FIG. 5G depicts the exemplary LED die 505 overlaid with a local layer of the LCF coating 510 and a remote layer of the second phosphor 515 and an additional remote layer of the LCF coating 510. The layer of second phosphor 515 is generally formed of a material that is different from the coating 510; however, in some examples, the same material may be used for both coatings.

FIG. 5H depicts the exemplary LED die 505 overlaid with a local layer of the second phosphor 515, an additional local layer of the LCF coating 510, and a remote layer of the LCF coating 510. The layer of second phosphor 515 is generally formed of a material that is different from the coating 510; however, in some examples, the same material may be used for both coatings.

In various embodiments, the die 505 may be, for example, a blue, near-UV, or UV (ultraviolet) LED. The higher energy blue spectrum may, in some embodiments, advantageously achieve improved efficacy with commercially available phosphors to produce a white or high color rendering index (CRI) output.

In various embodiments, the LCF is a coating 510 that is translucent or transparent. The LCF 510 may include a medium-persistence phosphor, or a mixture of different types of phosphors. Phosphors and other materials used to form the LCF 510 may be selected so as to re-emit a light having a particular color, so as to re-emit light with a particular decay constant or half-life, or based on other criteria. In general, a LCF 510 may include a medium persistence phosphor, such as a SrAl2O4:Eu2+,Dy3+ phosphor (a green phosphor).

In some implementations the second phosphor may be a commercially available phosphor for producing a white color spectrum. For example, the second phosphor material may include conventional YAG (Yttrium aluminum garnet), RG (red green), or RY (red-yellow) phosphors. The second phosphor may emit light having the same or a different color from the light emitted by the LCF.

FIG. 6 shows a plot of the relative intensity of wavelengths emitted by different types or combinations of phosphors. A first trace 603 shows the relative intensity of wavelengths emitted by a blue LED which exhibits a peak of relative intensity at approximately 450 nm wavelengths. A second trace 605 shows the relative intensity of wavelengths emitted by a SrAl2O4:Eu2+ phosphor which exhibits a peak at approximately 525 nm wavelengths. A third trace 607 shows the relative intensity of wavelengths emitted by a phosphor having a composition of (SrS:0.1% Eu2+. 0.05% Al3+, 0.1% Ce3+) and which exhibits a peak at approximately 600 nm wavelengths. Finally, a fourth trace 601 shows the relatively intensity of wavelengths emitted by a combination of light source combining a blue LED, a SrAl2O4:Eu2+ phosphor, and a (SrS:0.1% Eu2+, 0.05% Al3+, 0.1% Ce3+) phosphor. The light output according to the fourth trace 601 includes a broad range of wavelengths, and may appear to be white in color.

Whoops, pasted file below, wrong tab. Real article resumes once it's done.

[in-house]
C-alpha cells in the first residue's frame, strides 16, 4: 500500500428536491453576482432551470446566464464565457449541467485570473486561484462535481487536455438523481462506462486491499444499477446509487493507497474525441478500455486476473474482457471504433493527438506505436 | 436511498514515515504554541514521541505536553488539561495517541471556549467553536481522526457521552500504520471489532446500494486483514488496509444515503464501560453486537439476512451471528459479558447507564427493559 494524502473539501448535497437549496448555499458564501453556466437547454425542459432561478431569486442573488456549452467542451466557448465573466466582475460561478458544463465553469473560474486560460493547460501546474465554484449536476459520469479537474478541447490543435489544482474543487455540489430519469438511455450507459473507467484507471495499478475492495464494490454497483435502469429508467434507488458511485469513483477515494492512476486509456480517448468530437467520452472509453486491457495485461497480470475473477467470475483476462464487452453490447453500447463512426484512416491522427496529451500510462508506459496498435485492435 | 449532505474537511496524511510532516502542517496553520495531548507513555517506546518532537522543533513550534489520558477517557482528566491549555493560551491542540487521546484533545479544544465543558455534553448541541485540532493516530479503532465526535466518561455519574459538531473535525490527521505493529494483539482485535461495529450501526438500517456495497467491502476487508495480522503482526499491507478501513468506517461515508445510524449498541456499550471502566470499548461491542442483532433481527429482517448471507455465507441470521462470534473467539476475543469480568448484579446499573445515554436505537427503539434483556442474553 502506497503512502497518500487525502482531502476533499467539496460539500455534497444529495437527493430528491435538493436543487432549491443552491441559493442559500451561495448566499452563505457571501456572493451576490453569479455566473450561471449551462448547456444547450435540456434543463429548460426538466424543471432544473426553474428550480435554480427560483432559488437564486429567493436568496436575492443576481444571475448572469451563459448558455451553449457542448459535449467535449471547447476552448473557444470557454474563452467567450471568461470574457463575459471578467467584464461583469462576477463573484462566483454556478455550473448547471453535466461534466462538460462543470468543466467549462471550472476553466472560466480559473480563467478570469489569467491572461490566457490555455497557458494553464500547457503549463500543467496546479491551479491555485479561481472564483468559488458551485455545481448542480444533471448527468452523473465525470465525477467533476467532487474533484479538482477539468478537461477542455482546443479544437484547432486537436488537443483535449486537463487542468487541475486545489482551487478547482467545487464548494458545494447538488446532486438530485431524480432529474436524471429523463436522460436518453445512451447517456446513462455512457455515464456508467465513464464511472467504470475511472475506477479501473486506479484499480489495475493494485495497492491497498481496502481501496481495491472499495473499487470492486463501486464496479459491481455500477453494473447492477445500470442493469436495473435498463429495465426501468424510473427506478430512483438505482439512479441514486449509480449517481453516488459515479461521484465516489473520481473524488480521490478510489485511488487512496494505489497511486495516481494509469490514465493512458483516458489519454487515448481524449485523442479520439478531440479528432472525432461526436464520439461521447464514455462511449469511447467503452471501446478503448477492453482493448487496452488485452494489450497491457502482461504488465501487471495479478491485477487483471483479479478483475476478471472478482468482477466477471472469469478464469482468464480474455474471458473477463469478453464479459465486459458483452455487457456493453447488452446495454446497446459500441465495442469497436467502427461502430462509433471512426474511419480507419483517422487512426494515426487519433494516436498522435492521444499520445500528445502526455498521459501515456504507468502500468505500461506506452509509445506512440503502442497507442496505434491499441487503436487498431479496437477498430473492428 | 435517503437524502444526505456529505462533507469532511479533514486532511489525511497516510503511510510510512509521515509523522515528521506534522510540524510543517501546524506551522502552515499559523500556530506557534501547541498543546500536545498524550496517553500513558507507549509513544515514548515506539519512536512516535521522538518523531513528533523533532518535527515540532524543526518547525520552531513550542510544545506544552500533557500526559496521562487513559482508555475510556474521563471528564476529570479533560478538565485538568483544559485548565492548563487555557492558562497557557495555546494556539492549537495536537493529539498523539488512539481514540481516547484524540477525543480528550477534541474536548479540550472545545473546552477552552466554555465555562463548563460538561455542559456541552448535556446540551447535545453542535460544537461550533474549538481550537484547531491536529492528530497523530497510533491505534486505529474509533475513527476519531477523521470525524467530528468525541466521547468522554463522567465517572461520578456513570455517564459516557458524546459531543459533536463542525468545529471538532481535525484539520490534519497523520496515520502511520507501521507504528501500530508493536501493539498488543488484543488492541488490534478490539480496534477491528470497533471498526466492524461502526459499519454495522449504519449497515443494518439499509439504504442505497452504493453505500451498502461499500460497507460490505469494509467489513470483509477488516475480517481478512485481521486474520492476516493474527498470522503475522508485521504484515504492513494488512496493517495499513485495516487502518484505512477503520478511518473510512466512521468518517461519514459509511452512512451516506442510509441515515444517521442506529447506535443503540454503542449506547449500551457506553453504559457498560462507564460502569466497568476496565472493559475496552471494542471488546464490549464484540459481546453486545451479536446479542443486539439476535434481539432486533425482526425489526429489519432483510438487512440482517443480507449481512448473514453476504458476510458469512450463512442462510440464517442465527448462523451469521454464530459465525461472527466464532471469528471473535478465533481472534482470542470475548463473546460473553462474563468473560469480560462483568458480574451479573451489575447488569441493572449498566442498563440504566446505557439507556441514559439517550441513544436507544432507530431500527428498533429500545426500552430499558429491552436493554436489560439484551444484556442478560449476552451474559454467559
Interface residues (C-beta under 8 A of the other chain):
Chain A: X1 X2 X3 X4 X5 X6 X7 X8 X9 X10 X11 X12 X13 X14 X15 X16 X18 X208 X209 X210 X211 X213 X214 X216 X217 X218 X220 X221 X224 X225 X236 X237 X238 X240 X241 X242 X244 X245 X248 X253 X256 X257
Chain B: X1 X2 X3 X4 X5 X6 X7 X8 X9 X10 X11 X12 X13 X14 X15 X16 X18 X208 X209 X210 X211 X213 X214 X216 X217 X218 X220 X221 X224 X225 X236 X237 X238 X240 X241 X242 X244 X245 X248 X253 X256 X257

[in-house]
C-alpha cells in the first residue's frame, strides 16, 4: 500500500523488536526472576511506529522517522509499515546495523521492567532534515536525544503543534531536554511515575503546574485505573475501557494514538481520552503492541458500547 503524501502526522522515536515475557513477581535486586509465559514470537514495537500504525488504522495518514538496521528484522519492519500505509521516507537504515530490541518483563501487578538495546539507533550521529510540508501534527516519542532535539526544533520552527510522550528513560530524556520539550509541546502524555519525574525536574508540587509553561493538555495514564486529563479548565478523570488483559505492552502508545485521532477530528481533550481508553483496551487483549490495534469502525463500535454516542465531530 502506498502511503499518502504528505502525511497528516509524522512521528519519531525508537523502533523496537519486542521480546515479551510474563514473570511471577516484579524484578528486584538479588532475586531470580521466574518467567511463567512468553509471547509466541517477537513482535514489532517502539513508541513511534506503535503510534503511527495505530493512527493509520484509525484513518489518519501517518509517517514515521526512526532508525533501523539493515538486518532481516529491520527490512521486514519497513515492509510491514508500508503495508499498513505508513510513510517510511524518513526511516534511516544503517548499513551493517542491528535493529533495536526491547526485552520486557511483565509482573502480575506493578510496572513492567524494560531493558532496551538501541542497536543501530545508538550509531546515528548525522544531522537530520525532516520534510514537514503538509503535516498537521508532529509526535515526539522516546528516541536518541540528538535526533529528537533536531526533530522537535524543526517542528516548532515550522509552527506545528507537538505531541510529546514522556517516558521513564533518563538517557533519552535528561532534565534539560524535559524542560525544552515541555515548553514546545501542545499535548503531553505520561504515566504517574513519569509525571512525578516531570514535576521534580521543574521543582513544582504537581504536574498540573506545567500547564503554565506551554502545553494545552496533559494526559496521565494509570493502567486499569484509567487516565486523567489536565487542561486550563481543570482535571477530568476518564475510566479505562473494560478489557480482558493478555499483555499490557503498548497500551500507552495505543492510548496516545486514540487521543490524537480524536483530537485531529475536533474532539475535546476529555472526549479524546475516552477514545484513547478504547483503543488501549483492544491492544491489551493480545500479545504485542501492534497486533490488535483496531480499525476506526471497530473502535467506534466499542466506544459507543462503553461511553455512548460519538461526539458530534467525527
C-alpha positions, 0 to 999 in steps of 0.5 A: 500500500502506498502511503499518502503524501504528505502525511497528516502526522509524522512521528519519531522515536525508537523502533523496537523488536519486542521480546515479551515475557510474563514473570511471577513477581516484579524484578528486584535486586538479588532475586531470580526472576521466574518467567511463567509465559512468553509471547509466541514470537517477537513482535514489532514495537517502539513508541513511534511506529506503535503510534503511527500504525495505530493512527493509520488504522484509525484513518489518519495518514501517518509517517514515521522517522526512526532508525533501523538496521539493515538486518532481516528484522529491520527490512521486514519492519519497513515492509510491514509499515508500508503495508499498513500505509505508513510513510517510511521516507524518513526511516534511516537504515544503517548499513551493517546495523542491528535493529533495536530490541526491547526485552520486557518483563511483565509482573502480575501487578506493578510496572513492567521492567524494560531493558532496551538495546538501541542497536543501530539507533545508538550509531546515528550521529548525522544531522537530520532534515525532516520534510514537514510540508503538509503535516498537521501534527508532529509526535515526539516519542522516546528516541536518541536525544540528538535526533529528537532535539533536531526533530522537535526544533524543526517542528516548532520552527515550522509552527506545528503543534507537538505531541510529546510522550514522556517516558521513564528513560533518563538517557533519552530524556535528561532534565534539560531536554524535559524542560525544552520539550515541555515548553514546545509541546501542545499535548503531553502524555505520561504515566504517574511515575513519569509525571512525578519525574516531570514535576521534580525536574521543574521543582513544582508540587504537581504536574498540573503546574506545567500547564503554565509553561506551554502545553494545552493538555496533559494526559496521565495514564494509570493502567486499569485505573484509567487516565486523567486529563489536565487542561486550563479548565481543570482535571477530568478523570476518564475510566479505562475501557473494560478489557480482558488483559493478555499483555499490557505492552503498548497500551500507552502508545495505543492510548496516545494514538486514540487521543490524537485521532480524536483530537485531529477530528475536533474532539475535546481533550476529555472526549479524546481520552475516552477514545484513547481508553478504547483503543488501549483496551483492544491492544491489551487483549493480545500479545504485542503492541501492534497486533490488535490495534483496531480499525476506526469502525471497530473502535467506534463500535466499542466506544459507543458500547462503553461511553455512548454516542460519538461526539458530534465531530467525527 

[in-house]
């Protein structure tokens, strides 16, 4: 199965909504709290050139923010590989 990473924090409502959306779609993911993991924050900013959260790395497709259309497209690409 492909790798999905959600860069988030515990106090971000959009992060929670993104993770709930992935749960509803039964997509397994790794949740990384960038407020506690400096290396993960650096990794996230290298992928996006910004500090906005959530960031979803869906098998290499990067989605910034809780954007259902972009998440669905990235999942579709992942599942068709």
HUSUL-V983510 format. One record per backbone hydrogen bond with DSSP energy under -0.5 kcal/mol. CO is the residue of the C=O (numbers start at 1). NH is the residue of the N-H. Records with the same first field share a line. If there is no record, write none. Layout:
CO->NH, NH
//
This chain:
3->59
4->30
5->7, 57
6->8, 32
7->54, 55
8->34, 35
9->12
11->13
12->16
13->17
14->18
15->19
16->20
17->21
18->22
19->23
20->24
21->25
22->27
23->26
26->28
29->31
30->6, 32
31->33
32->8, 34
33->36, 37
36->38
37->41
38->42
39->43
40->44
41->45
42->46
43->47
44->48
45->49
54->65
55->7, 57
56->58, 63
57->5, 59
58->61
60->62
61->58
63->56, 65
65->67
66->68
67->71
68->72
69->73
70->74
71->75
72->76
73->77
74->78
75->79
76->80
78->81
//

More generally, phosphors emitting different ranges of wavelengths may be combined in a LCF, so as to adjustably control the wavelength composition and resulting color of light emitted (or re-emitted) by the LCF. Alternatively or additionally, a LCF may be combined with a second coating (such as coating 515 of FIGS. 5C-5H) to control the wavelength composition and resulting color of light emitted by an illumination module including a LCF and a second coating. The second coating may be composed of one or more short-persistence phosphors, medium-persistence or other types of phosphors, fluorescent dyes, and/or photo-luminescent dyes, or the like.

For example, the LCF may include or be formed of a medium persistency phosphor such as SrAl2O4:Eu2+,Dy3+ which emits a green light (or greenish light). The LCF may be used in combination with a second coating such as another medium persistency phosphor such as SrS:Eu2+:Al3:Ce3+, such that the combination of the two phosphors causes a generally white light to be emitted (e.g., a light having a similar color rendering index (CRI), color temperature, and wavelength composition as light output when a non-persistent YAG:Ce phosphor is used).